You can't shoehorn queerness into your art as an afterthought and call it diversity, or imply same-sex attraction only to mock it.
Two characters meet each other's gaze. The camera cuts between their full, telling eyes. It's clear they're having a moment.
It's intimate, it looks like love, but it's a trick of the light. When television studios respond to the public push for diversity and inclusive representation, sometimes, rather than creating equal opportunity romances, a TV show plays fast and loose, hinting at a same-sex relationship without ever actualizing it on screen. Teasing the possibility of two fan favorites falling in love with each other is an old, easy trick to boost viewership, but leading on an audience that's looking for valid LGBTQ representation is queer-baiting.
By hinting at a same-sex attraction but never legitimizing the relationship, TV shows, books, and films imply that queer relationships are unsuitable for mainstream media. With the politics of queer identity already burdened with a history of criminalization, persecutory violence, and erasure from culture, trivializing queerness as bait for higher ratings is adding insult to injury. Why not just depict a non-heterosexual romance? Well, doing so risks alienating conservative audiences who won't support franchises with progressive politics. So instead, queer-baiting balances implied same-sex attraction with frank mockery of gayness.
The CW's Supernatural is one of the longest-running scripted U.S. primetime series and enjoys one of the most active fandoms in pop culture. In fact, Supernatural fans were named the Best Fandom of 2018 by TV Guide. As a show that's centered on the bond between two brothers, Sam and Dean Winchester (Jensen Ackles and Jared Padalecki), its 14 seasons have a unique emphasis on the intimacy of male bonds (so much so that a faction of fans support the brothers developing an incestuous relationship).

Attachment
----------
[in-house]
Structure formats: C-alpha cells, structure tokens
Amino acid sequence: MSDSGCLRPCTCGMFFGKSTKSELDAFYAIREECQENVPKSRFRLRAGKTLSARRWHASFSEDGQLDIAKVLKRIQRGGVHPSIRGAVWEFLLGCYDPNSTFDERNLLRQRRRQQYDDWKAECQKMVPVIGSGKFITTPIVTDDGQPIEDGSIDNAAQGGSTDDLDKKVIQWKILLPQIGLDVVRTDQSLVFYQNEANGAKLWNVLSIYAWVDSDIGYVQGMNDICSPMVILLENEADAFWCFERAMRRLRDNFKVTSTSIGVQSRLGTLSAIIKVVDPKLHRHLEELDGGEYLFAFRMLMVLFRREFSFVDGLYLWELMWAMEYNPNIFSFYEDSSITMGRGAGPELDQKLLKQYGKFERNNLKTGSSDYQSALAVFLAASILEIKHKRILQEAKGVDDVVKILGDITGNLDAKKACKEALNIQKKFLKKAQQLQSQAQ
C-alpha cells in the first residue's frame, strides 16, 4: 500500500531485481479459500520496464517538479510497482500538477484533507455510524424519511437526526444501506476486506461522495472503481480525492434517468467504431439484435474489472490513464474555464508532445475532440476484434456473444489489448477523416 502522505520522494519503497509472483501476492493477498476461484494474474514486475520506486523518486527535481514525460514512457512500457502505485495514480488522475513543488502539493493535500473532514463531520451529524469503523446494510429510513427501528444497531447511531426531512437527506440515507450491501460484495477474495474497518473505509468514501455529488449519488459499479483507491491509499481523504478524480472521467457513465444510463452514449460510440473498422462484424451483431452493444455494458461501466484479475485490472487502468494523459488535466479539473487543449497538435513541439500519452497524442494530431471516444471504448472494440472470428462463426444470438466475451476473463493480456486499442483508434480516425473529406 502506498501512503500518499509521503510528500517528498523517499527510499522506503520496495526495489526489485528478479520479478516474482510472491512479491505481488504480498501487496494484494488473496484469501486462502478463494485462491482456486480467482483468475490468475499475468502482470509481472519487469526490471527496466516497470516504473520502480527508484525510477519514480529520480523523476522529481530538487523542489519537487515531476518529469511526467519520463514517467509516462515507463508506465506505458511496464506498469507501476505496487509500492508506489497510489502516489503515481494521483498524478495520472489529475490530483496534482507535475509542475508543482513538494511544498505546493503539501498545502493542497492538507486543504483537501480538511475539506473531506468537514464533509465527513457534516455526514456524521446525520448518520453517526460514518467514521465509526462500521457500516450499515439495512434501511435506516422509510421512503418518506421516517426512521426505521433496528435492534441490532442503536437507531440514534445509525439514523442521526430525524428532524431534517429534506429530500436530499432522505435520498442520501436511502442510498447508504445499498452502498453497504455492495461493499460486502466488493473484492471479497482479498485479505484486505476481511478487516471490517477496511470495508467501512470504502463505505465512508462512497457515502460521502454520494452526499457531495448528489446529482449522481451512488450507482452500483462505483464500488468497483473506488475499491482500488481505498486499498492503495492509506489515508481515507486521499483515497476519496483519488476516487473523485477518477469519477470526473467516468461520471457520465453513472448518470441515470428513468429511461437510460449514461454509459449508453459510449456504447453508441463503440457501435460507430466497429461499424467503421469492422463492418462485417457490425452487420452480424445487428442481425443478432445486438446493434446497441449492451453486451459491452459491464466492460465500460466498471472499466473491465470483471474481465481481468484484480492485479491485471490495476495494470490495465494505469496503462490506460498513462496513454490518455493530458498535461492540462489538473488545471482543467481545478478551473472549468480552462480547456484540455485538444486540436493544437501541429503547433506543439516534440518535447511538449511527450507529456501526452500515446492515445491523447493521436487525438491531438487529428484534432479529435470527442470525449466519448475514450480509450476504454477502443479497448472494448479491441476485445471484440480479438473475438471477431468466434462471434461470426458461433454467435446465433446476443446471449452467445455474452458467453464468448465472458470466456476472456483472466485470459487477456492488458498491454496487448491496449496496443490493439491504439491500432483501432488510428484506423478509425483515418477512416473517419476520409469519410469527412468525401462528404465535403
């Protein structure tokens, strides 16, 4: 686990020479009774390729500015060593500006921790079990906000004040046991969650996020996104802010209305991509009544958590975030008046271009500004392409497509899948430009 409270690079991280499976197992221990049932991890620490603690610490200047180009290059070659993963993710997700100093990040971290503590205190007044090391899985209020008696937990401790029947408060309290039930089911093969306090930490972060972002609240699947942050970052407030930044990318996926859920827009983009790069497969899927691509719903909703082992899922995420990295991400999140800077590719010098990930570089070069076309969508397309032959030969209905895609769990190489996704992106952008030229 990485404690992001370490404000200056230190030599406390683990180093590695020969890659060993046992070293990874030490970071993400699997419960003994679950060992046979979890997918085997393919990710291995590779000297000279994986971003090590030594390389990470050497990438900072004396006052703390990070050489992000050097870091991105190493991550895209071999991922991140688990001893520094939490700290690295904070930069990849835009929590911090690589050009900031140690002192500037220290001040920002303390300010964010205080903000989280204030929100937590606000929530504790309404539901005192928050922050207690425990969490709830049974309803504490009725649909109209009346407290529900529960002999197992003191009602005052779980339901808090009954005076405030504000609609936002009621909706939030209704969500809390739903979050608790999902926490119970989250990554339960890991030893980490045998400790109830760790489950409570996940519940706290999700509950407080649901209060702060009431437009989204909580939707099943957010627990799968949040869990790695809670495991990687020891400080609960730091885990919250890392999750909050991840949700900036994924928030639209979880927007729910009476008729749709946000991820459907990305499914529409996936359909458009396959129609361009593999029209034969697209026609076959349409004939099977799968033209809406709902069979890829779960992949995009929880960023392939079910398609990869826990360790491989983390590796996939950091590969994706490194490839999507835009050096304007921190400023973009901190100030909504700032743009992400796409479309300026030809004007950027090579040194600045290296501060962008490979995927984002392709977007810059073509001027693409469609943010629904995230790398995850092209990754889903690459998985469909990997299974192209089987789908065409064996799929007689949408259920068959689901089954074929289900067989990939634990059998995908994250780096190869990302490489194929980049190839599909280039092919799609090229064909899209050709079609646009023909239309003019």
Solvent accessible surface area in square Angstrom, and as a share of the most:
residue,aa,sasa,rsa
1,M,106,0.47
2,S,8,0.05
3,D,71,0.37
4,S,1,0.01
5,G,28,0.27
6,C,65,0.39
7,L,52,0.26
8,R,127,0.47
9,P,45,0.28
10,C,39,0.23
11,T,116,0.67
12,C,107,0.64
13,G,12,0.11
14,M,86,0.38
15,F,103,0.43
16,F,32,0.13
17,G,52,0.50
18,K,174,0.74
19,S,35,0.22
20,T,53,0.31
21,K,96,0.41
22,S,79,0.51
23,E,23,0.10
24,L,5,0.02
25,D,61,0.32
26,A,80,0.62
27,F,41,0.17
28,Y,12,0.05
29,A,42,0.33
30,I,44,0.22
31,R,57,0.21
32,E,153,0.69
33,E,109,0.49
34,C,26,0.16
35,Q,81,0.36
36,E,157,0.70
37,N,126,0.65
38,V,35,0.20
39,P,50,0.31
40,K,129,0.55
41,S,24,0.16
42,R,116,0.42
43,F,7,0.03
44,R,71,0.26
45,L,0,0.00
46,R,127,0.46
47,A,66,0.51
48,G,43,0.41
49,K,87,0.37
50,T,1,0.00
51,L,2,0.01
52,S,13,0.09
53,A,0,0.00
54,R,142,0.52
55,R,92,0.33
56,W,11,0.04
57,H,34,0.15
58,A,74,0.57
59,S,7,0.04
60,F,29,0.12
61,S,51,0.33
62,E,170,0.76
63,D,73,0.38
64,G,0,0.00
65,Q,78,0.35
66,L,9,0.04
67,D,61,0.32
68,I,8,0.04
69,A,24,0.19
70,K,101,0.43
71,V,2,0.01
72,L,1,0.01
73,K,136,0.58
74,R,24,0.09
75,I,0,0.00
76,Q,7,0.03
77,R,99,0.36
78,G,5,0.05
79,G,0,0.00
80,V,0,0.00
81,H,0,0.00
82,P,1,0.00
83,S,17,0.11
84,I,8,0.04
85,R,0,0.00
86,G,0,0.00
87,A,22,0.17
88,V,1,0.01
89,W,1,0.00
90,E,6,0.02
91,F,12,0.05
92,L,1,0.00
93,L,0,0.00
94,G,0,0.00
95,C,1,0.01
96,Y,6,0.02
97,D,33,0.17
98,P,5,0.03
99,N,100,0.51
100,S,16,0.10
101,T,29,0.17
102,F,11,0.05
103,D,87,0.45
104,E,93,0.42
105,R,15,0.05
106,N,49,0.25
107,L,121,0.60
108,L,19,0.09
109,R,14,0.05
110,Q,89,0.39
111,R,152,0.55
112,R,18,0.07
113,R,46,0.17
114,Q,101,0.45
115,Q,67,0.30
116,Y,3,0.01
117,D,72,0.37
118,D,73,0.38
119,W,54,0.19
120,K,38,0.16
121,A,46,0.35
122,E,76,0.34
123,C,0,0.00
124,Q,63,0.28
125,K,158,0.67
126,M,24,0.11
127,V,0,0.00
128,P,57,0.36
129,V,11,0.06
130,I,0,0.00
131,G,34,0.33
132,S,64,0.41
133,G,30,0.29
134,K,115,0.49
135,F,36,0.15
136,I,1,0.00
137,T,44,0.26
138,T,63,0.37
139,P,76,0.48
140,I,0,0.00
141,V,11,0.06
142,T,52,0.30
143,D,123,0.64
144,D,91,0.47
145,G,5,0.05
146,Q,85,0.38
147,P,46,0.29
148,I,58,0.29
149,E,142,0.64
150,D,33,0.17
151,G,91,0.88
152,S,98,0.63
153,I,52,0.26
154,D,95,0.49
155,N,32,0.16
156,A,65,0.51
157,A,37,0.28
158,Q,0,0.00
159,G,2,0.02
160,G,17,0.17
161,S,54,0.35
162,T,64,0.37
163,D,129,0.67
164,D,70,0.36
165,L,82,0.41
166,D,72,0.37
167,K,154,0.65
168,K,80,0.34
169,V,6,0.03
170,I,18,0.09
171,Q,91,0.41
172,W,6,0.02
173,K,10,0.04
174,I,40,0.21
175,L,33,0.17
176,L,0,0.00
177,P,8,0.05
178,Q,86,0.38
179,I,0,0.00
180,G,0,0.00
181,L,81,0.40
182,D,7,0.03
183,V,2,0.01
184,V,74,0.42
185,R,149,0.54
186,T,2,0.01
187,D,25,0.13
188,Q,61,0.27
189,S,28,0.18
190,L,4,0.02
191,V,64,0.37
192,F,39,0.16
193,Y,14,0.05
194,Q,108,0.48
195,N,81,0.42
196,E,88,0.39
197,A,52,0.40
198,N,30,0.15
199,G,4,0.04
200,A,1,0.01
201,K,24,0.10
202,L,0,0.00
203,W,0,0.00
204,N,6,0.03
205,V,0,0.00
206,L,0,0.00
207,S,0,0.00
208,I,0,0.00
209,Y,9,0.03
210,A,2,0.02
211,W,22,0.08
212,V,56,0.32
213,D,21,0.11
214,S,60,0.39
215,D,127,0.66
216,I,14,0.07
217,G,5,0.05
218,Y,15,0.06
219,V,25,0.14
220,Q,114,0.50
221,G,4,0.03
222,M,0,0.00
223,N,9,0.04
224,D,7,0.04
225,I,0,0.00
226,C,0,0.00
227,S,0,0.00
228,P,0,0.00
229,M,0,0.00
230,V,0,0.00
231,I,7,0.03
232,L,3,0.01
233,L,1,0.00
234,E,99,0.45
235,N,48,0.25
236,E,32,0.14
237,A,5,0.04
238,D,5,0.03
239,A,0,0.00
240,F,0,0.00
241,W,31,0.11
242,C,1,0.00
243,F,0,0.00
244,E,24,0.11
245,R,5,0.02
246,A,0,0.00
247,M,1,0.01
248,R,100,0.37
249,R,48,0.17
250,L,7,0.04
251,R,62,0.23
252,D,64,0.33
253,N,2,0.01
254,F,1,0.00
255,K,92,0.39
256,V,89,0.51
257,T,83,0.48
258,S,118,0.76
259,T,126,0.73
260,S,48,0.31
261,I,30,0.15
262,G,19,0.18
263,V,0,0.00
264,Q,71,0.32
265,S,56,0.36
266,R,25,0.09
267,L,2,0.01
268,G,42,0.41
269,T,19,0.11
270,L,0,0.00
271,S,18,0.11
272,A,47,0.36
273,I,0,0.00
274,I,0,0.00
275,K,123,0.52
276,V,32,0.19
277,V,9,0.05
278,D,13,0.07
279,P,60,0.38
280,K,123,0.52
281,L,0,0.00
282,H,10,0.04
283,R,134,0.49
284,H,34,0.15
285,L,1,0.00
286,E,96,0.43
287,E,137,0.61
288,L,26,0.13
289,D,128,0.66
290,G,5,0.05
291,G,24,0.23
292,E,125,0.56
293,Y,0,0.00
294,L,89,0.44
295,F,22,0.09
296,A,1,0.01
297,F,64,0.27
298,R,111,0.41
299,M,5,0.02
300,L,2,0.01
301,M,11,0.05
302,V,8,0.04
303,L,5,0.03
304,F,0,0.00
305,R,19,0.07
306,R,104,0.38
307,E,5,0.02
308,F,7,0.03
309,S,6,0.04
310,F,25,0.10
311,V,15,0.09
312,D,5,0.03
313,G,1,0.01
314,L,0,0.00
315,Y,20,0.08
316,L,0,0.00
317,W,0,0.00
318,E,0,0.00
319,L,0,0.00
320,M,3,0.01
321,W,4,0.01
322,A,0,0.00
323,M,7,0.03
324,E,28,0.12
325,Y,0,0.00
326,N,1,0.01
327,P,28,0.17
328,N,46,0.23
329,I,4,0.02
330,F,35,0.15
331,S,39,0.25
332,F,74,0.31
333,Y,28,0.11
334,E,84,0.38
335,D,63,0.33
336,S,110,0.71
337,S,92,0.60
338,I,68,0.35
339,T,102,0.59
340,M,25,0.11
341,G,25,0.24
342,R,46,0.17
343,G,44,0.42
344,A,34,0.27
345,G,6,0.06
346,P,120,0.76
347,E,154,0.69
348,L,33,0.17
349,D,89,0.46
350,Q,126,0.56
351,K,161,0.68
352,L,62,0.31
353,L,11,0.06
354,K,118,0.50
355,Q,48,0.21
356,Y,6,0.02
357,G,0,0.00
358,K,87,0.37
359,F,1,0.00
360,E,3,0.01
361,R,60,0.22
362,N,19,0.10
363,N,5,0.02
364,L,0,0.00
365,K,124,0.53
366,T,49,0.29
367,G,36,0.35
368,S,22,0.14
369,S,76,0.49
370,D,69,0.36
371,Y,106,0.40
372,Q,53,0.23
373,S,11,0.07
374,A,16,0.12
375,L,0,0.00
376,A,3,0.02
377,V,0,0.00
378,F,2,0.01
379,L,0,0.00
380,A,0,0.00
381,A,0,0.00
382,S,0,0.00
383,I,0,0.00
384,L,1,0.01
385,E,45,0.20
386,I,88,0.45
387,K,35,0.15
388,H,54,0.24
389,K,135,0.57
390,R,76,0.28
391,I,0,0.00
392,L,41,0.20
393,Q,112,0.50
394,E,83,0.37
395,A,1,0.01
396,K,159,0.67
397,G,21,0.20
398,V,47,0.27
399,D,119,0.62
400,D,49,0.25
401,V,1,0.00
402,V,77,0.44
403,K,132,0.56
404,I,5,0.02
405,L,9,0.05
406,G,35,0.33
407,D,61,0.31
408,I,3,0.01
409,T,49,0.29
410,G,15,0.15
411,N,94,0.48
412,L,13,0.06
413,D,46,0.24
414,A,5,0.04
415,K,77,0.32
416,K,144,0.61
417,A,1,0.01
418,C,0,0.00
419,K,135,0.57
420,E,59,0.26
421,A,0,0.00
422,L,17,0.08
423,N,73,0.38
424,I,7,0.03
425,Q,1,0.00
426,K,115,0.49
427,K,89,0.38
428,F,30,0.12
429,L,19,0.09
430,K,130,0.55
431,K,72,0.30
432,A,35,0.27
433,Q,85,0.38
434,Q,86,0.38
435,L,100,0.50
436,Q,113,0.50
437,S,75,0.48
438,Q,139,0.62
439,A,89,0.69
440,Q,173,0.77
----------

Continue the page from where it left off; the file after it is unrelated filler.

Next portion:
But for the past 10 years, a driving force of the fandom is the unrequited attraction between Dean and his "best friend" Castiel (Misha Collins). After the latter's introduction in season 4, fans raved about Dean and Castiel's chemistry on screen. In response, the writers leaned into fans' love of "Destiel" slash fiction and injected plenty of playful banter with homoerotic subtext into their dynamic. This was funny until it wasn't, with Dean's casual brush offs of "no chick-flick moments" taking on unsettling anti-gay undertones as the show became more blatant in its queer subtext, to the point that the characters developed a meta-awareness of their fans' desire for a "Destiel" coupling. In season 10's episode "Slash Fiction," a young Supernatural fan confronts Dean, "You can't have subtext without S-E-X" (yes, seriously).
Castiel (Misha Collins) and Dean Winchester (Jensen Ackles)CW
Jensen Ackles and Misha CollinsSpoiler TV
On the flip side, there's J.K. Rowling's style of queerbaiting, which is more transparent. In attempts to appeal to a wider fanbase, she's prone to spontaneously re-interpreting Harry Potter canon to suggest there's diverse LGBTQ and POC representation—despite no real attention to experiences of queerness or people of color. Following the last Harry Potter film, Rowling's pot-stirring takes have included: Albus Dumbledore is gay, Voldemort's pet snake Nagini is actually a female Asian slave under a curse, and, most recently, Dumbledore and Grindelwald shared a "love relationship."
Obviously, there are other real-world blights on the LGBTQ community that have more urgency than unseemly television. But the media's representation of queerness seeps into public consciousness in a real way too, and those portrayals are still fraught with problems. The push for more inclusive representation is only undermined by queer-baiting, as if "Queer-baiting In Hollywood Is the New 'I Have a Black Friend'" trope. Creators like J.K. Rowling can't shoehorn queerness into their art as an afterthought and call it diversity. Supernatural can't dabble with same-sex attraction and at the same time treat it as a joke. Even if it isn't cruelly intended, it's careless, dismissive, and demeaning.
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The young star bears all in "NOT MY RESPONSIBILITY."
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